Efficient Reduction of Pseudomonas aeruginosa Biofilms Using the Myoviridae Lytic Bacteriophage vBPaeM MLG

Muhammad Fayaz Khan, Aamer Ali Khattak, Afshan Saleem, Muhammad Rizwan, Muhammad Asif, Iqbal Ahmad Alvi

  • Muhammad Fayaz Khan Department of Medical Lab Technology, University of Haripur
  • Aamer Ali Khattak Department of Medical Lab Technology, University of Haripur
  • Afshan Saleem Department of Microbiology, University of Haripur
  • Muhammad Rizwan USPCAS-W, Mehran University of Engineering and Technology
  • Muhammad Asif Department of Pathology, King Edward Medical University, Lahore
  • Iqbal Ahmad Alvi Department of Microbiology, Hazara University, Mansehra
Keywords: Antibio film activity, bacteriophage, biofilm, phage therapy, Myoviridae


Pseudomonas aeruginosa biofilm infections pose significant challenges in clinical settings due to their increased resistance to conventional antibiotics. Bacteriophages, viruses that infect and kill bacteria, have emerged as promising agents for combating biofilm-related infections. This study aimed to isolate and characterize a potent bacteriophage with antibiofilm activity against P. aeruginosa. Hospital sewage was utilized to isolate a bacteriophage targeting P. aeruginosa. Quantification of phages was conducted through spot tests and doublelayer agar methods. The stability of the isolated phage was assessed under varying pH and temperature conditions. Furthermore, the bacteriophage's ability to reduce bacterial growth and exhibit antibiofilm activity was evaluated at different Multiplicity of Infection (MOI) levels. The isolated bacteriophage, named MLG, was identified as a member of the Myoviridae family within the Caudovirales order. MLG effectively reduced bacterial growth over a 14-hour period. It displayed tolerance to a pH range of 5 to 9 and temperatures spanning 25 to 60°C. Moreover, MLG demonstrated efficient inhibition of biofilm formation across various MOI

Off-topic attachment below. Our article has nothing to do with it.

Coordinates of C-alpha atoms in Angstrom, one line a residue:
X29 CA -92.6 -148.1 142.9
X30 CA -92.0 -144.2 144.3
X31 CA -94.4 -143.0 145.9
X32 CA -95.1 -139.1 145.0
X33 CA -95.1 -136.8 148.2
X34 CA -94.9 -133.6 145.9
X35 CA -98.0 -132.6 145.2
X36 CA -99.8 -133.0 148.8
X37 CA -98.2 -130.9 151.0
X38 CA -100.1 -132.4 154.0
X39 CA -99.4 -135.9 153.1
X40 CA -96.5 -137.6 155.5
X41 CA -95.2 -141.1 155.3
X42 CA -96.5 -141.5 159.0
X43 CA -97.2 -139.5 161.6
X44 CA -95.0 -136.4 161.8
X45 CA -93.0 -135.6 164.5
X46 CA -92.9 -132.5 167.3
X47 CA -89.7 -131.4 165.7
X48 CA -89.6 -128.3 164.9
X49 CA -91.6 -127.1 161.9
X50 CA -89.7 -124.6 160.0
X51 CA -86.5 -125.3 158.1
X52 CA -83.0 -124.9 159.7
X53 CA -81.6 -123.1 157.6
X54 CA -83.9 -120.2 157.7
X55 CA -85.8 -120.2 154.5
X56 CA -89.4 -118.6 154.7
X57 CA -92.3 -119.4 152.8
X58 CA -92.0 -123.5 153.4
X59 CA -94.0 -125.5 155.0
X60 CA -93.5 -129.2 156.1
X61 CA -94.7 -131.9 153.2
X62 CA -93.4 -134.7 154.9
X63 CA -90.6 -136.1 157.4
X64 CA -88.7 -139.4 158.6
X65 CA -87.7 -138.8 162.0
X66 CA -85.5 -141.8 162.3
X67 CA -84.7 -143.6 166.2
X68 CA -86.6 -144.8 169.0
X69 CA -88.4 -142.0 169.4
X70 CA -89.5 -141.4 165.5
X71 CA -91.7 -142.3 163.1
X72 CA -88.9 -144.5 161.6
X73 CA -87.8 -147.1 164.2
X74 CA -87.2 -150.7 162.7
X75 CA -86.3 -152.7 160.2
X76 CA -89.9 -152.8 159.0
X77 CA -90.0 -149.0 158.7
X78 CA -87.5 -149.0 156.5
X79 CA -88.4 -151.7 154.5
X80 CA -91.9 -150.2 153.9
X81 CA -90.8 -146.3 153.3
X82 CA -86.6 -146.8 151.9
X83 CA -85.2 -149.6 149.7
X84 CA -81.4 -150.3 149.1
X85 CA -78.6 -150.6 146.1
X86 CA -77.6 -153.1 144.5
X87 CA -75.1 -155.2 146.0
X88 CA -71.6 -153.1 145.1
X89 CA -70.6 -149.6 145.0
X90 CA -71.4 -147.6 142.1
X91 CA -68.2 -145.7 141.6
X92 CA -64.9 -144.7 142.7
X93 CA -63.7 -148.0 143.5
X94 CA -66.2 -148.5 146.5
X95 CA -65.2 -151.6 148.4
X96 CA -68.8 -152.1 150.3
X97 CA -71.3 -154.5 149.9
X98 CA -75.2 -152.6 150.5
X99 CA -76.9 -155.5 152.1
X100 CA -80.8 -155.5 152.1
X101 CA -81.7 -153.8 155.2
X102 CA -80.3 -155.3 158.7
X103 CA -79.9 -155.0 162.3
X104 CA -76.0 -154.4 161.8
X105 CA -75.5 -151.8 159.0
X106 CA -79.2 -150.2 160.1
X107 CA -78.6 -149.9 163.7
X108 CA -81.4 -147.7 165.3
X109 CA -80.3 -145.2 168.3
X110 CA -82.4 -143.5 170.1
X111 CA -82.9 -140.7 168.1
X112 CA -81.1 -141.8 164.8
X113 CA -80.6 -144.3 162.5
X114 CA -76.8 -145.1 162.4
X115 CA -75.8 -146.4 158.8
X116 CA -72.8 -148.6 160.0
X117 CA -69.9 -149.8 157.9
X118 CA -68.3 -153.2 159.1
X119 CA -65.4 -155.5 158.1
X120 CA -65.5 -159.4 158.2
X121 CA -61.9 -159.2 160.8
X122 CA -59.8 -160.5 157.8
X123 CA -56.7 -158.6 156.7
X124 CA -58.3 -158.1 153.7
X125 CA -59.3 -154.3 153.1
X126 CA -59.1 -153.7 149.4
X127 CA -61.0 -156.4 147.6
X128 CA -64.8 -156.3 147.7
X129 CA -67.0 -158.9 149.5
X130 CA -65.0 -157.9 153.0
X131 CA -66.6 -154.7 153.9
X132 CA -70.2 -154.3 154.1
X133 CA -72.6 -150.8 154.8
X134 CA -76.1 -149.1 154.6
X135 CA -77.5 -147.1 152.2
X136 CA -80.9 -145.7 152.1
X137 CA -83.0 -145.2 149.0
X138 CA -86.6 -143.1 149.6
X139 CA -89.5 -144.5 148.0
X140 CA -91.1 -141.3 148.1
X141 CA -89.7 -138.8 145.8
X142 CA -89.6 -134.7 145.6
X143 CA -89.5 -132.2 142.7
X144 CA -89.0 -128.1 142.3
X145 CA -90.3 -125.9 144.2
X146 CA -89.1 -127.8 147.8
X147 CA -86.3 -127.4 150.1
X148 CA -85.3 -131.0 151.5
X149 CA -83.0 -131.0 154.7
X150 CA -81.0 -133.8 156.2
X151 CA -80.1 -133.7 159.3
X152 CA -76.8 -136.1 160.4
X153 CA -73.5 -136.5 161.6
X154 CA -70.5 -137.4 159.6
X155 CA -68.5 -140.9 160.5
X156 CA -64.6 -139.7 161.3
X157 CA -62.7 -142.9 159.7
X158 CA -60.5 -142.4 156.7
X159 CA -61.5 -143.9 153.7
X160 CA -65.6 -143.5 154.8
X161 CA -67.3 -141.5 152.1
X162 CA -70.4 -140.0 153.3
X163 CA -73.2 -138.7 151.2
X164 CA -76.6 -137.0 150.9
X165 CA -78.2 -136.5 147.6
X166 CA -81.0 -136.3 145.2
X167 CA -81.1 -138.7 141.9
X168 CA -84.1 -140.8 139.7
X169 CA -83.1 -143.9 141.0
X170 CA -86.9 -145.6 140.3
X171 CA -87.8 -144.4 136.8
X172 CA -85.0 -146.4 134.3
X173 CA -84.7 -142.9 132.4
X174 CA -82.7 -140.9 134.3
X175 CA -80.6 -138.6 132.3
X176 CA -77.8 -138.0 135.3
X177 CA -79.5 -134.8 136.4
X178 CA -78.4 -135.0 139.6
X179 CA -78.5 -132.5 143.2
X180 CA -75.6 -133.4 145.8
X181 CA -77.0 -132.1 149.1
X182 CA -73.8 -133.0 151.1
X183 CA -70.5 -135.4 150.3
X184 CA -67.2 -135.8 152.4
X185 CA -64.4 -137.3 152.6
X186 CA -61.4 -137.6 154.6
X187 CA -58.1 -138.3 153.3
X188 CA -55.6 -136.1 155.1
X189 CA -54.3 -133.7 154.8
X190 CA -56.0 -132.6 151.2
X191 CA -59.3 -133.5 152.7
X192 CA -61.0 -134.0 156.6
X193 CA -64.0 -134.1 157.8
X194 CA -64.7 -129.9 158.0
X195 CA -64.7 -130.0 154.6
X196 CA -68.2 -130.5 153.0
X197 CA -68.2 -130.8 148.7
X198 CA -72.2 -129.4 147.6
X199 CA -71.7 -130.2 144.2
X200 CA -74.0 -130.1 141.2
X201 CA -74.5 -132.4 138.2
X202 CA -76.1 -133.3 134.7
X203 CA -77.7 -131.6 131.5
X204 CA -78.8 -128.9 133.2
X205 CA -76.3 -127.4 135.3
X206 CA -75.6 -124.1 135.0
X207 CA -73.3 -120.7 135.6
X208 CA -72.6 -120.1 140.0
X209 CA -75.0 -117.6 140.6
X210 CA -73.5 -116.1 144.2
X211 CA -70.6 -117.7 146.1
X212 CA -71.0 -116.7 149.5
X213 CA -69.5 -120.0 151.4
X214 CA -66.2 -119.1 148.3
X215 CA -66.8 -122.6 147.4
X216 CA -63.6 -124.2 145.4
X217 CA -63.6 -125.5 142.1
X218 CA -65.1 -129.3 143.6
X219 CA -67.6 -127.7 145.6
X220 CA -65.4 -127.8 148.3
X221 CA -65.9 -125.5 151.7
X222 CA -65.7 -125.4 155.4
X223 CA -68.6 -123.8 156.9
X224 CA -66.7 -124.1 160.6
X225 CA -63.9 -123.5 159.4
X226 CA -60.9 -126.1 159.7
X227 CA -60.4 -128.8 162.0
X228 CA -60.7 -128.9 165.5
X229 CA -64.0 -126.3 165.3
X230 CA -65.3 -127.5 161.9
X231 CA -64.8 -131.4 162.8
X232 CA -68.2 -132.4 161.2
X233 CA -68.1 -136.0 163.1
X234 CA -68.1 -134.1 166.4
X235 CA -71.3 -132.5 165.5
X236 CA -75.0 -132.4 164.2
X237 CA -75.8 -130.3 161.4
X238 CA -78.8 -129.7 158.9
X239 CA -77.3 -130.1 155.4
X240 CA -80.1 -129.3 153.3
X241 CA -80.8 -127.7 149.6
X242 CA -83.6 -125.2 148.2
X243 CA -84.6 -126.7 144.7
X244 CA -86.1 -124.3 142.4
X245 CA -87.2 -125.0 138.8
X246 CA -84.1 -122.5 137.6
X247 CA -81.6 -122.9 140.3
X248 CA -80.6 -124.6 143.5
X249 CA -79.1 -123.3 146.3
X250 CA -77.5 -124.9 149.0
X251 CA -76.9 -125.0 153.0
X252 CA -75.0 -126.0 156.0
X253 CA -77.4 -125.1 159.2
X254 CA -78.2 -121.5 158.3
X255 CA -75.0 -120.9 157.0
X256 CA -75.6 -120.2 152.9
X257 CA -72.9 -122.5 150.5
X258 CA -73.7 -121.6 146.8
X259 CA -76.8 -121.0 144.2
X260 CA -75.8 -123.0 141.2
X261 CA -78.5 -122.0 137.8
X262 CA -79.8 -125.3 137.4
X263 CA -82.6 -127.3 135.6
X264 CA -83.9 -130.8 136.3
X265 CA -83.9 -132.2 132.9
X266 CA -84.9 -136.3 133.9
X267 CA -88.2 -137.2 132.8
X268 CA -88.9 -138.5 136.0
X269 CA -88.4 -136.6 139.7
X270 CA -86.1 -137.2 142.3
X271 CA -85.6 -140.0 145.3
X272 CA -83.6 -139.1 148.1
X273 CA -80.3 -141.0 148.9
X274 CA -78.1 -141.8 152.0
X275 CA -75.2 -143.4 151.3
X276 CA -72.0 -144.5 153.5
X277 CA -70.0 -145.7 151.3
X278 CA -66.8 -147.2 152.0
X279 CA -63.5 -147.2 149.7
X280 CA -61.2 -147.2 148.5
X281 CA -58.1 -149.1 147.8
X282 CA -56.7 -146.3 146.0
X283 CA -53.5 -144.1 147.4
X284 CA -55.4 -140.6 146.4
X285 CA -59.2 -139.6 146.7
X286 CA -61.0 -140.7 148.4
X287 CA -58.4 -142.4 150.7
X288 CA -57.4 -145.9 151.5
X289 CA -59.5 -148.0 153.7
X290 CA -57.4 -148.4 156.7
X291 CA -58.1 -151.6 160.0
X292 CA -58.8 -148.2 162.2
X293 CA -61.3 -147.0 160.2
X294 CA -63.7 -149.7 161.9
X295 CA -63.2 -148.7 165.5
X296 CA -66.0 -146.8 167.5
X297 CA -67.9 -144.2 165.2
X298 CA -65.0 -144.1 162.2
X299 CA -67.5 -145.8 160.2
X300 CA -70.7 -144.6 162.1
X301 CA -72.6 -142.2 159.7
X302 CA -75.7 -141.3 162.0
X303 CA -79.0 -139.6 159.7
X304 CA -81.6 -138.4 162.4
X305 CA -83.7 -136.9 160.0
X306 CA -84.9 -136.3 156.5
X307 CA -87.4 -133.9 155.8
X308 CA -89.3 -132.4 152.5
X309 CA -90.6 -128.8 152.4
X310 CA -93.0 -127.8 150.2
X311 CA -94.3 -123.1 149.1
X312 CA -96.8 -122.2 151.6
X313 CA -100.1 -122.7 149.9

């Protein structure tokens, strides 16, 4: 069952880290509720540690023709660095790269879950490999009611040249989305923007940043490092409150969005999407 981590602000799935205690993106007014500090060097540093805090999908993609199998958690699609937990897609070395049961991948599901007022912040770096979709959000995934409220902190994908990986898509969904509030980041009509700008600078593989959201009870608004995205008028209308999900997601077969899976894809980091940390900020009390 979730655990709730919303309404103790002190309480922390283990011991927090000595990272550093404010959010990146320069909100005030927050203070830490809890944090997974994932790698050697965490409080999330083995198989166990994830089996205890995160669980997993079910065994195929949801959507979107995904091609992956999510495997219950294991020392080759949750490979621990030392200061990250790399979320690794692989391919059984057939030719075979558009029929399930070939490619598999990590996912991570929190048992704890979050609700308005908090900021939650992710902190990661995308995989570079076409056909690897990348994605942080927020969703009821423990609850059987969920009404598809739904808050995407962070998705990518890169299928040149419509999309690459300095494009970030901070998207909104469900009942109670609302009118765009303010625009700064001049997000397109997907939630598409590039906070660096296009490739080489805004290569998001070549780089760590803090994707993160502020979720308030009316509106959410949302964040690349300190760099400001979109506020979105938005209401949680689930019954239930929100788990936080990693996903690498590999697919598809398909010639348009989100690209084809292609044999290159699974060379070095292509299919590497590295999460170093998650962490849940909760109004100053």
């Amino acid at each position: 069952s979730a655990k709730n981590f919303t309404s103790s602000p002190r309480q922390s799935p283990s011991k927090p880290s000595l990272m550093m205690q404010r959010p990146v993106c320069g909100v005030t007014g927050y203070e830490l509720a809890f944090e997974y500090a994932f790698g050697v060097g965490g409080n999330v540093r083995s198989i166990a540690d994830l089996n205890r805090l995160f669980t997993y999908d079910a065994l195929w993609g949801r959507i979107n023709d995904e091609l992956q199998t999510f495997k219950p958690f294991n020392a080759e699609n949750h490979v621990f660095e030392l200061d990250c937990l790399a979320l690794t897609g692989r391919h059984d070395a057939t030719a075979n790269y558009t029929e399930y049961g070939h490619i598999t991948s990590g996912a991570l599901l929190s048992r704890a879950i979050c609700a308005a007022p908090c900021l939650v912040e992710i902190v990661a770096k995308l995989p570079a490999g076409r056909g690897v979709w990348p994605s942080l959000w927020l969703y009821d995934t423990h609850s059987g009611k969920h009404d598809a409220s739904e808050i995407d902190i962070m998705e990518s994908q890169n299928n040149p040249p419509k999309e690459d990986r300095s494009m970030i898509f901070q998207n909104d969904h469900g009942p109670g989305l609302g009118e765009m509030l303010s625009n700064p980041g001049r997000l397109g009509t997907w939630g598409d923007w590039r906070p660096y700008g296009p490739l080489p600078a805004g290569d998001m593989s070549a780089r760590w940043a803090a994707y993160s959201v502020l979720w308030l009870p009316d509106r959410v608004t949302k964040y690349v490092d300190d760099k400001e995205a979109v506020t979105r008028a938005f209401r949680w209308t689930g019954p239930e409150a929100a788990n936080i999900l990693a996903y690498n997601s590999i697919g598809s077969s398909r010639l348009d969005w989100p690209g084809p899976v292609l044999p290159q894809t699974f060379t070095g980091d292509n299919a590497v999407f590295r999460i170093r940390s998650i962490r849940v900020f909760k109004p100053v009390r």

levels. Given its demonstrated in vitro capacity for bacterial growth reduction and antibiofilm activity, MLG holds potential for combatting P. aeruginosa biofilm infections. This study suggests a promising avenue for the development of alternative antibiofilm strategies using bacteriophages.